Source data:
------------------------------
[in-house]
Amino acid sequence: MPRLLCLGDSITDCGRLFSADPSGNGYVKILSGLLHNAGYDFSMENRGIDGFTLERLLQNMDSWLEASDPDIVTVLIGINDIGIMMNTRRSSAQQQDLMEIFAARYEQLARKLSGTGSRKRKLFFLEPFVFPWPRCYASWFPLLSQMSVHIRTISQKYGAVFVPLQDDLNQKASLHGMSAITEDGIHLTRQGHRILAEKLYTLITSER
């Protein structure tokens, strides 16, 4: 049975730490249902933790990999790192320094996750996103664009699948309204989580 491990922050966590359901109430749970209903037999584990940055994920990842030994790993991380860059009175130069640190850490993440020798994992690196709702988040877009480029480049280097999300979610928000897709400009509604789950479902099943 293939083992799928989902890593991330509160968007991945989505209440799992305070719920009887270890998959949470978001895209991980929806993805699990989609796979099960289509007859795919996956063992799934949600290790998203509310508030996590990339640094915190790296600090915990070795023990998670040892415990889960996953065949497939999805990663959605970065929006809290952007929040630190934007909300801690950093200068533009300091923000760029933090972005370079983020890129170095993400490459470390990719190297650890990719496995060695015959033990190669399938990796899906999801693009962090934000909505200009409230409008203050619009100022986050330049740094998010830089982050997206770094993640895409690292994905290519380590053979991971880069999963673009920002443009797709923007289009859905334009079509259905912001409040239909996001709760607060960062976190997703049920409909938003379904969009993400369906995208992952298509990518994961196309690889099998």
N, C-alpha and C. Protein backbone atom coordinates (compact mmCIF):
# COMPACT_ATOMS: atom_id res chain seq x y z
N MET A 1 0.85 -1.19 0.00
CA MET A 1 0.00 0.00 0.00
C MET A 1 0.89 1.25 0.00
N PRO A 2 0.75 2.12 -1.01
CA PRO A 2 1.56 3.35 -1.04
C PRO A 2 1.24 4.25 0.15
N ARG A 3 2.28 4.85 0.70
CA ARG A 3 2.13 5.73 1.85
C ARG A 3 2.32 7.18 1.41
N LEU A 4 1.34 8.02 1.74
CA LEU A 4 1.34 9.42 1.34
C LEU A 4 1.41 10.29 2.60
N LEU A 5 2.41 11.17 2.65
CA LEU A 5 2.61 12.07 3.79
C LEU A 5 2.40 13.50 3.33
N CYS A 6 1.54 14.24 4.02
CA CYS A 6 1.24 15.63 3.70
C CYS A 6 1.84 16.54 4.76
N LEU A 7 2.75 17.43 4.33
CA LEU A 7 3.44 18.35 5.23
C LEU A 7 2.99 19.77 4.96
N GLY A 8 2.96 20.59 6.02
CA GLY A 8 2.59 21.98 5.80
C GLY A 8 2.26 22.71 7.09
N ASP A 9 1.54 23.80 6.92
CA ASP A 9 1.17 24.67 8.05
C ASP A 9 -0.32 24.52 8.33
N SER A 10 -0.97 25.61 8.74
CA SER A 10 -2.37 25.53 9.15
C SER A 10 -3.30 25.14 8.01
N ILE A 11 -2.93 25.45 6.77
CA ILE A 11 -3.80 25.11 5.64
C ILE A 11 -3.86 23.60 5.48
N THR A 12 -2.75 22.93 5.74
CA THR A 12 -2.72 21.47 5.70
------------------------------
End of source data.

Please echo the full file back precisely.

[in-house]
Amino acid sequence: MPRLLCLGDSITDCGRLFSADPSGNGYVKILSGLLHNAGYDFSMENRGIDGFTLERLLQNMDSWLEASDPDIVTVLIGINDIGIMMNTRRSSAQQQDLMEIFAARYEQLARKLSGTGSRKRKLFFLEPFVFPWPRCYASWFPLLSQMSVHIRTISQKYGAVFVPLQDDLNQKASLHGMSAITEDGIHLTRQGHRILAEKLYTLITSER
């Protein structure tokens, strides 16, 4: 049975730490249902933790990999790192320094996750996103664009699948309204989580 491990922050966590359901109430749970209903037999584990940055994920990842030994790993991380860059009175130069640190850490993440020798994992690196709702988040877009480029480049280097999300979610928000897709400009509604789950479902099943 293939083992799928989902890593991330509160968007991945989505209440799992305070719920009887270890998959949470978001895209991980929806993805699990989609796979099960289509007859795919996956063992799934949600290790998203509310508030996590990339640094915190790296600090915990070795023990998670040892415990889960996953065949497939999805990663959605970065929006809290952007929040630190934007909300801690950093200068533009300091923000760029933090972005370079983020890129170095993400490459470390990719190297650890990719496995060695015959033990190669399938990796899906999801693009962090934000909505200009409230409008203050619009100022986050330049740094998010830089982050997206770094993640895409690292994905290519380590053979991971880069999963673009920002443009797709923007289009859905334009079509259905912001409040239909996001709760607060960062976190997703049920409909938003379904969009993400369906995208992952298509990518994961196309690889099998």
N, C-alpha and C. Protein backbone atom coordinates (compact mmCIF):
# COMPACT_ATOMS: atom_id res chain seq x y z
N MET A 1 0.85 -1.19 0.00
CA MET A 1 0.00 0.00 0.00
C MET A 1 0.89 1.25 0.00
N PRO A 2 0.75 2.12 -1.01
CA PRO A 2 1.56 3.35 -1.04
C PRO A 2 1.24 4.25 0.15
N ARG A 3 2.28 4.85 0.70
CA ARG A 3 2.13 5.73 1.85
C ARG A 3 2.32 7.18 1.41
N LEU A 4 1.34 8.02 1.74
CA LEU A 4 1.34 9.42 1.34
C LEU A 4 1.41 10.29 2.60
N LEU A 5 2.41 11.17 2.65
CA LEU A 5 2.61 12.07 3.79
C LEU A 5 2.40 13.50 3.33
N CYS A 6 1.54 14.24 4.02
CA CYS A 6 1.24 15.63 3.70
C CYS A 6 1.84 16.54 4.76
N LEU A 7 2.75 17.43 4.33
CA LEU A 7 3.44 18.35 5.23
C LEU A 7 2.99 19.77 4.96
N GLY A 8 2.96 20.59 6.02
CA GLY A 8 2.59 21.98 5.80
C GLY A 8 2.26 22.71 7.09
N ASP A 9 1.54 23.80 6.92
CA ASP A 9 1.17 24.67 8.05
C ASP A 9 -0.32 24.52 8.33
N SER A 10 -0.97 25.61 8.74
CA SER A 10 -2.37 25.53 9.15
C SER A 10 -3.30 25.14 8.01
N ILE A 11 -2.93 25.45 6.77
CA ILE A 11 -3.80 25.11 5.64
C ILE A 11 -3.86 23.60 5.48
N THR A 12 -2.75 22.93 5.74
CA THR A 12 -2.72 21.47 5.70